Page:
Proliferation News
» April 5 , 2011

Low Numbers: A Practical Path to Deep Nuclear Reductions

James Acton | Carnegie Report

Low Numbers

U.S. policy seeks to create the conditions that would allow for deep reductions in nuclear arsenals. Carnegie's James Acton offers a practical approach to reducing the U.S. and Russian stockpiles to 500 nuclear warheads each and those of other nuclear-armed states to no more than about half that number. This target would require Washington and Moscow to reduce their arsenals by a factor of ten.

To achieve these low numbers, Acton argues that the United States should take a comprehensive approach on arms control; engage with its allies to review security threats and responses; address and stabilize conventional imbalances among the United States, China, and Russia; and push for an eventual transparent and multilateral arms control process with other nuclear-armed states. Full Article  

Follow the Nuclear Policy Program
RSS News Feed Twitter
Footer information begins here
More from Proliferation News

Daryl Kimball | Arms Control Now
In a stirring speech delivered two years ago in Prague's Hradcany Square, President Barack Obama outlined his vision for strengthening the global effort to curb the spread of nuclear weapons, moving forward on long-overdue disarmament measures, and preventing nuclear terrorism. He reiterated "clearly and with conviction America's commitment to seek the peace and security of a world without nuclear weapons."
    Full Article

Mark Hibbs | Arms Control Wonk
On Monday morning March 28, I appeared at the opening panel discussion at the 2011 Carnegie Nuclear Policy Conference, to discuss "Implications of Japan’s Nuclear Disaster," together with two colleagues, Eli Levite, ex of Israel's Atomic Energy Commission, and former NRC Chairman Dick Meserve; Vallumpadugai Arunachalam of the Center for Study of Science, Technology, and Policy in India; Irv Rotter, a partner at the law firm Sidley Austin in New York; and NRC Commissioner George Apostolakis.     Full Article

Peter Crail | Arms Control Today
Iran intends to begin its first full-scale testing of its second-generation centrifuge models, according to a Feb. 25 International Atomic Energy Agency (IAEA) report, a move that could allow Tehran to increase the rate at which it enriches uranium.     Full Article

Penny MacRae | Agence France-Presse
Japan's nuclear crisis has fuelled public unease in India over ambitious government plans to ramp up nuclear power capacity to feed the country's growing, energy-hungry economy.     Full Article

Global Security Newswire
Editor's note: It should be noted that, according to the UK government, British warheads are manufactured and maintained in the United Kingdom. However, the extent to which they are based on US technology is unclear.

The United Kingdom's nuclear-armed ballistic missile submarines are to receive an enhanced version of a U.S.-manufactured nuclear warhead, the Federation of American Scientists said on Friday.     Full Article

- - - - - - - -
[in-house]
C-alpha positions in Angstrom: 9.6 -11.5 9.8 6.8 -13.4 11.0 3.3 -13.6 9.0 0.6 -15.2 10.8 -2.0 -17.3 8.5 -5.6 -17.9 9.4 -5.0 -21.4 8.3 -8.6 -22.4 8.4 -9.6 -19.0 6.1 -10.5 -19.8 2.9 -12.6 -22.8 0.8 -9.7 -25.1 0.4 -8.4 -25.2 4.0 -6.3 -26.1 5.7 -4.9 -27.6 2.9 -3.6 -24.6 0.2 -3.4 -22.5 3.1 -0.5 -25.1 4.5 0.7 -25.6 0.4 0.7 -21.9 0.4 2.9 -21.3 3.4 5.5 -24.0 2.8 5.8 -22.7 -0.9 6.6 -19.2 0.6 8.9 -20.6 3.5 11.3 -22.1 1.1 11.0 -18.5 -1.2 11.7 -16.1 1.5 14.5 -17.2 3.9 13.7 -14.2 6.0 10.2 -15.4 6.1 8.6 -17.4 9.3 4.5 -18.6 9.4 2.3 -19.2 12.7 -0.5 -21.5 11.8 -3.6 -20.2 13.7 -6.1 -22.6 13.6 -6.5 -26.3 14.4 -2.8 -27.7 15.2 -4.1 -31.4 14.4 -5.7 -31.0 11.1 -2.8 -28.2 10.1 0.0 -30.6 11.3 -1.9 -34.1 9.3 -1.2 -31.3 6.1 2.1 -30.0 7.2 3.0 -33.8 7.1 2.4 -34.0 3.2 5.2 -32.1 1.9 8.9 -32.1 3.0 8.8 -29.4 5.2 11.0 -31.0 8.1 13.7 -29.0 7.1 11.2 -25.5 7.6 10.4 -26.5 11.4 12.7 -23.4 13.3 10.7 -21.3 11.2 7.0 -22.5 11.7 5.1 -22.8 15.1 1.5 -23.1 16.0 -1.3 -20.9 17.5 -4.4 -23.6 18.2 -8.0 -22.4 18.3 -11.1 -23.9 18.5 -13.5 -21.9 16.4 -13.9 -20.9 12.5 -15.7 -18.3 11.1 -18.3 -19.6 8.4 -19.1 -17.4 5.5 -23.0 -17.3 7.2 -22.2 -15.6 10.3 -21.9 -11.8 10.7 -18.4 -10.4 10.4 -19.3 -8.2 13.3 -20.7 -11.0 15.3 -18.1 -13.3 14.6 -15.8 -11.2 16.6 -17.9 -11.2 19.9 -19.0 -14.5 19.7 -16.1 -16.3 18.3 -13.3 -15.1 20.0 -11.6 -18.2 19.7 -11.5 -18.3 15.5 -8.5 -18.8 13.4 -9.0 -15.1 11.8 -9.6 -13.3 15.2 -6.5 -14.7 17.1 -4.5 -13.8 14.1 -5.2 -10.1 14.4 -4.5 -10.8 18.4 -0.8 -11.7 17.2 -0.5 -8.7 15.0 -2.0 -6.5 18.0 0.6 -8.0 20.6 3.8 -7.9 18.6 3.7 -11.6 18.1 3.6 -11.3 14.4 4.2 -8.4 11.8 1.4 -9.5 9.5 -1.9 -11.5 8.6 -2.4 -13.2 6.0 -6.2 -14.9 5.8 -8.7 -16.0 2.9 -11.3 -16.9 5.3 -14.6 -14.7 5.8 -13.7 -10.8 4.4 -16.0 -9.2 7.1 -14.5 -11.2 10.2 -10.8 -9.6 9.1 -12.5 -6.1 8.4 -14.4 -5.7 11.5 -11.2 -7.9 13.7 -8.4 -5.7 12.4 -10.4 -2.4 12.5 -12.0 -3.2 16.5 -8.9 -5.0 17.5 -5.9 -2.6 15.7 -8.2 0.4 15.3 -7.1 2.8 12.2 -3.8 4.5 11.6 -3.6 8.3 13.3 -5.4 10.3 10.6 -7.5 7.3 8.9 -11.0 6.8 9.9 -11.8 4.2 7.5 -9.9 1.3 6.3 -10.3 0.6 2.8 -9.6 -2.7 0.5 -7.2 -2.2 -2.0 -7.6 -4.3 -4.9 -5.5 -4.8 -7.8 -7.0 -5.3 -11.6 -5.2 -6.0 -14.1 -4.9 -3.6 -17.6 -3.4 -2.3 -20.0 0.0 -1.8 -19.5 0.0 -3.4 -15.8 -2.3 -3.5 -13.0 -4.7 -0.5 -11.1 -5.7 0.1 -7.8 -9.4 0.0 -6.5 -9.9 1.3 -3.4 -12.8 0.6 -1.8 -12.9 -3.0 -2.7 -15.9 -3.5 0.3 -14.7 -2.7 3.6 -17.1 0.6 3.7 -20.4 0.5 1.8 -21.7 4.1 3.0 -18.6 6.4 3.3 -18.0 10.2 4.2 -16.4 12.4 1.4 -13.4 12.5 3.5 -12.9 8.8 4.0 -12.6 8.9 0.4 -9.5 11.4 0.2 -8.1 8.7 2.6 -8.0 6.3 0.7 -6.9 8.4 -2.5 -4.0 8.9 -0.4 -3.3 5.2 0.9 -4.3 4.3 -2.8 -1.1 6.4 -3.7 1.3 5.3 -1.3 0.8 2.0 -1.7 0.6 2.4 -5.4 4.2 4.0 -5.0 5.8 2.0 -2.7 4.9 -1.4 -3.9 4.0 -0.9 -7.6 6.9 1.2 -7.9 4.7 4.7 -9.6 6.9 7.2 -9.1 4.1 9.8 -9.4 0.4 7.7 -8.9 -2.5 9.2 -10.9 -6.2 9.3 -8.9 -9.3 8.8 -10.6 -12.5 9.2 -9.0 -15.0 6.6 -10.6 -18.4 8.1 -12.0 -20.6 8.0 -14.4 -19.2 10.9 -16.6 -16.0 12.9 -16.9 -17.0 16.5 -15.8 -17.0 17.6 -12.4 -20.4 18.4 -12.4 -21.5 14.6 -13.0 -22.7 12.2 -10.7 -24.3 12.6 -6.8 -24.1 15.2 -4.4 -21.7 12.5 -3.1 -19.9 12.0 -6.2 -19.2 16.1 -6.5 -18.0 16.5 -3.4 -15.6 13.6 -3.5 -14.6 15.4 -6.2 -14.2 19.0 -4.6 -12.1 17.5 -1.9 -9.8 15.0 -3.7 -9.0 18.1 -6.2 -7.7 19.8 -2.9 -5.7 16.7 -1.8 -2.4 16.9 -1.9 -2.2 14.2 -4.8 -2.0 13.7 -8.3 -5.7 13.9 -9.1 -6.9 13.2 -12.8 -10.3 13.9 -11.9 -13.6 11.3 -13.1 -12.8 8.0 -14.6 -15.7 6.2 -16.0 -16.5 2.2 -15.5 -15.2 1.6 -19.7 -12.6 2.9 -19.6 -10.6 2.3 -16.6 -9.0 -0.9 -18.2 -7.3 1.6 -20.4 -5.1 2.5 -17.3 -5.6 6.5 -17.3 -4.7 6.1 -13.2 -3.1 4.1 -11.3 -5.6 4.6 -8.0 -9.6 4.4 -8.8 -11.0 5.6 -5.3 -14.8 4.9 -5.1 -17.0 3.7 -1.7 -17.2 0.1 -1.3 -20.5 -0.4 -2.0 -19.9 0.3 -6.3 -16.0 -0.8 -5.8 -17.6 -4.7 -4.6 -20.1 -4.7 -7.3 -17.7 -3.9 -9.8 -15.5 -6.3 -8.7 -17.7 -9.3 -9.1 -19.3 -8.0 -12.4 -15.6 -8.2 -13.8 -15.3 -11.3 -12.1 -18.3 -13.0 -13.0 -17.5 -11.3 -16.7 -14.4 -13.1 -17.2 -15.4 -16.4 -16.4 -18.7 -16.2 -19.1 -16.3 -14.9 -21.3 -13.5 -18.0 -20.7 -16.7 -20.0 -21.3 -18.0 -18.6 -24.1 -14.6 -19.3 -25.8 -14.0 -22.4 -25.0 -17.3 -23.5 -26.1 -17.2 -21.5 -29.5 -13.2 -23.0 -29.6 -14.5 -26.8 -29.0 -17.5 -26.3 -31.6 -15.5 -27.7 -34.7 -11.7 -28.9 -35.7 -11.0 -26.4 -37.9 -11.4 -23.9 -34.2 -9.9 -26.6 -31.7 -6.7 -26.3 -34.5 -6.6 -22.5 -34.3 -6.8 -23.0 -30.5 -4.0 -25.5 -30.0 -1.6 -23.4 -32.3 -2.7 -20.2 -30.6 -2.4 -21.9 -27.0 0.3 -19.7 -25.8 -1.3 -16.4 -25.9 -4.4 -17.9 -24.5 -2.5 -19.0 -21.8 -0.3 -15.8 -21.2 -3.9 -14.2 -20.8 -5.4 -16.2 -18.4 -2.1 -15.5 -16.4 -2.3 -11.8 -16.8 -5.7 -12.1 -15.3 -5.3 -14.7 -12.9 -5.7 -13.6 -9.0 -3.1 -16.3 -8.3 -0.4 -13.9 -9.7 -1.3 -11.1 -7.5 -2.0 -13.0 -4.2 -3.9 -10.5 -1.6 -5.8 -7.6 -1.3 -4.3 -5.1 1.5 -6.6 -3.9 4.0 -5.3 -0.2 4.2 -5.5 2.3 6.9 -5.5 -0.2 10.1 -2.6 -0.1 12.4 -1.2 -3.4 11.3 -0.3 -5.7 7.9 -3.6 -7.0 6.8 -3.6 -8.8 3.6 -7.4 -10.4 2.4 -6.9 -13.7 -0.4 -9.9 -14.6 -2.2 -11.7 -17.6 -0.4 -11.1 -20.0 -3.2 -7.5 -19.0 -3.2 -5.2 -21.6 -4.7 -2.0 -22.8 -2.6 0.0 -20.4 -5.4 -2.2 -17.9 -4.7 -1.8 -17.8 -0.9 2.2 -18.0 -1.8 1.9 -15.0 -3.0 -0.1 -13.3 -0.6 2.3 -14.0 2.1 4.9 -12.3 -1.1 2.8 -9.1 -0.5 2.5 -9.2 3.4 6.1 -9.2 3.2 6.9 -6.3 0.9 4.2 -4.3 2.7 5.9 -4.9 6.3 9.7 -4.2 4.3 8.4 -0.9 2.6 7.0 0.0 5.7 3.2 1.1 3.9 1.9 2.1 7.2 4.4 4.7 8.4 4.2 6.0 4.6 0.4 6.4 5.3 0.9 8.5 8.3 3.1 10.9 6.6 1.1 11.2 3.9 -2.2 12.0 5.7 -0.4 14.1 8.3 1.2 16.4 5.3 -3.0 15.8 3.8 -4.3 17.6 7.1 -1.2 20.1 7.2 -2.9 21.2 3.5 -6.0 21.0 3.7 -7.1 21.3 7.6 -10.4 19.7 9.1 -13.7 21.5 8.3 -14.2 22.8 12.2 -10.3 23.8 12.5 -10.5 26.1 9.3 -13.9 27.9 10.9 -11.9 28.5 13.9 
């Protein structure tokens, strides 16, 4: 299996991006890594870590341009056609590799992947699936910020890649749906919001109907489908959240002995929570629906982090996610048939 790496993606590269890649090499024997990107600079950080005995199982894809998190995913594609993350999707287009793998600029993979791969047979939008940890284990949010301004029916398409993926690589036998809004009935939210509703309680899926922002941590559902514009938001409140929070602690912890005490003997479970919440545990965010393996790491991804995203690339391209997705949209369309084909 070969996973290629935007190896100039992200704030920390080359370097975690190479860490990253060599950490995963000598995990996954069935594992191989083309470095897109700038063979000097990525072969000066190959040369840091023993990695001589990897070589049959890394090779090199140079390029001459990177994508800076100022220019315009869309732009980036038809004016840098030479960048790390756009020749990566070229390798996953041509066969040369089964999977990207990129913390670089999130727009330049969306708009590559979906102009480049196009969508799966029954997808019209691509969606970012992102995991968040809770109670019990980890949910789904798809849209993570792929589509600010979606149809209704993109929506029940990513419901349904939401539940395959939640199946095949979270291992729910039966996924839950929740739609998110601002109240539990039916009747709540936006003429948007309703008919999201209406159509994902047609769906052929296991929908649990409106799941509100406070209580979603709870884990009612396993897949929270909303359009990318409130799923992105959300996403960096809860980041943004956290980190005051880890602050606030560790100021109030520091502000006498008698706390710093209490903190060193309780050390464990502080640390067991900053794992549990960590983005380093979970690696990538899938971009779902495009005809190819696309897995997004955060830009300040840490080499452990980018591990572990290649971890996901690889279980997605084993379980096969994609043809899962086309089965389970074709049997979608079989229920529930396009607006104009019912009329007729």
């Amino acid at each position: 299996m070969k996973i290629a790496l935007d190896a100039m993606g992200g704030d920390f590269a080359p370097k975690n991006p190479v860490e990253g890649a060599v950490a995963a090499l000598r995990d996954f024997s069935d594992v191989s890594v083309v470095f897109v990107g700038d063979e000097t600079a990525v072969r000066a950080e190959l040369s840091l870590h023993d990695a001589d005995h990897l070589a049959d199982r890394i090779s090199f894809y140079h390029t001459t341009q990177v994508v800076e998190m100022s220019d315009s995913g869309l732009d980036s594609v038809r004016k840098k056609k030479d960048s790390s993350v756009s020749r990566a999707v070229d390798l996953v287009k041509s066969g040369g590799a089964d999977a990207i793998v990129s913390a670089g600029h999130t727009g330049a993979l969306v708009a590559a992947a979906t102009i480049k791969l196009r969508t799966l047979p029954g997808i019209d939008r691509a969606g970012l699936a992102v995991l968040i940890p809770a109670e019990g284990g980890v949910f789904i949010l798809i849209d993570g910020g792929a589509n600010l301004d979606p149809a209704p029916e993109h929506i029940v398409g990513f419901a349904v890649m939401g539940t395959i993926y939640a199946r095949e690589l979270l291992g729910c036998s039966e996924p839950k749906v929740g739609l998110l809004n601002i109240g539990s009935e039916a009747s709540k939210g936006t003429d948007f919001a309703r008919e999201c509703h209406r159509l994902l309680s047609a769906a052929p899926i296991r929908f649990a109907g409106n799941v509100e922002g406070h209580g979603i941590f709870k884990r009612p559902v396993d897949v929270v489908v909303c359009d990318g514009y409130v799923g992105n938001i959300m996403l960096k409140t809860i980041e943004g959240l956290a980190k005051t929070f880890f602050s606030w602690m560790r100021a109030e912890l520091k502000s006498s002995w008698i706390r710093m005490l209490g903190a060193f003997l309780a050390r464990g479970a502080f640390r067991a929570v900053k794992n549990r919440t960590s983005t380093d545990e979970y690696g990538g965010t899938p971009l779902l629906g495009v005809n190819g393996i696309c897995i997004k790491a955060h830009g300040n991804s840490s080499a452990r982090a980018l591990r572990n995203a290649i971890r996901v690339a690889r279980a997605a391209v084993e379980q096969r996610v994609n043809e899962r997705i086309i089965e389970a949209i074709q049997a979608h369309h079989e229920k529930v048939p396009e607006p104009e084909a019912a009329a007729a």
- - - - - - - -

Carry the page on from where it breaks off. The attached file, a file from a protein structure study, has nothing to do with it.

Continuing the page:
Footer information begins here

Carnegie Resources

Browse     Issues     Regions     Programs     Experts     Events     Publications

Multilingual Content     Русский     中文     عربي

Global Centers     Washington DC     Moscow     Beijing     Beirut     Brussels

Follow Carnegie
RSS News Feeds Facebook Twitter YouTube Scribd

About Proliferation News

Produced twice weekly, Proliferation News provides a free summary of news and analysis on efforts to prevent the spread and use of nuclear weapons. Visit the Carnegie Nuclear Policy Program website for further information and resources. Please send your comments and suggestions to the editor at

About the Carnegie Nuclear Policy Program

The Carnegie Nuclear Policy Program is an internationally acclaimed source of expertise and policy thinking on nuclear industry, nonproliferation, security, and disarmament. Its multinational staff stays at the forefront of nuclear policy issues in the United States, Russia, China, Northeast Asia, South Asia, and the Middle East.

About the Carnegie Endowment for International Peace

The Carnegie Endowment for International Peace is a private, nonprofit organization dedicated to advancing cooperation between nations and promoting active international engagement by the United States. Founded in 1910, its work is nonpartisan and dedicated to achieving practical results.

As it celebrates its Centennial, the Carnegie Endowment is pioneering the first global think tank, with offices now in Washington, Moscow, Beijing, Beirut, and Brussels. These five locations include the centers of world governance and the places whose political evolution and international policies will most determine the near-term possibilities for international peace and economic advance.

If you would no longer like to receive Proliferation News, please click here to unsubscribe.

Carnegie Endowment for International Peace

1779 Massachusetts Ave, NW, Washington, DC 20036
Phone: 202 483 7600  |  Fax: 202 483 1840  |  Email: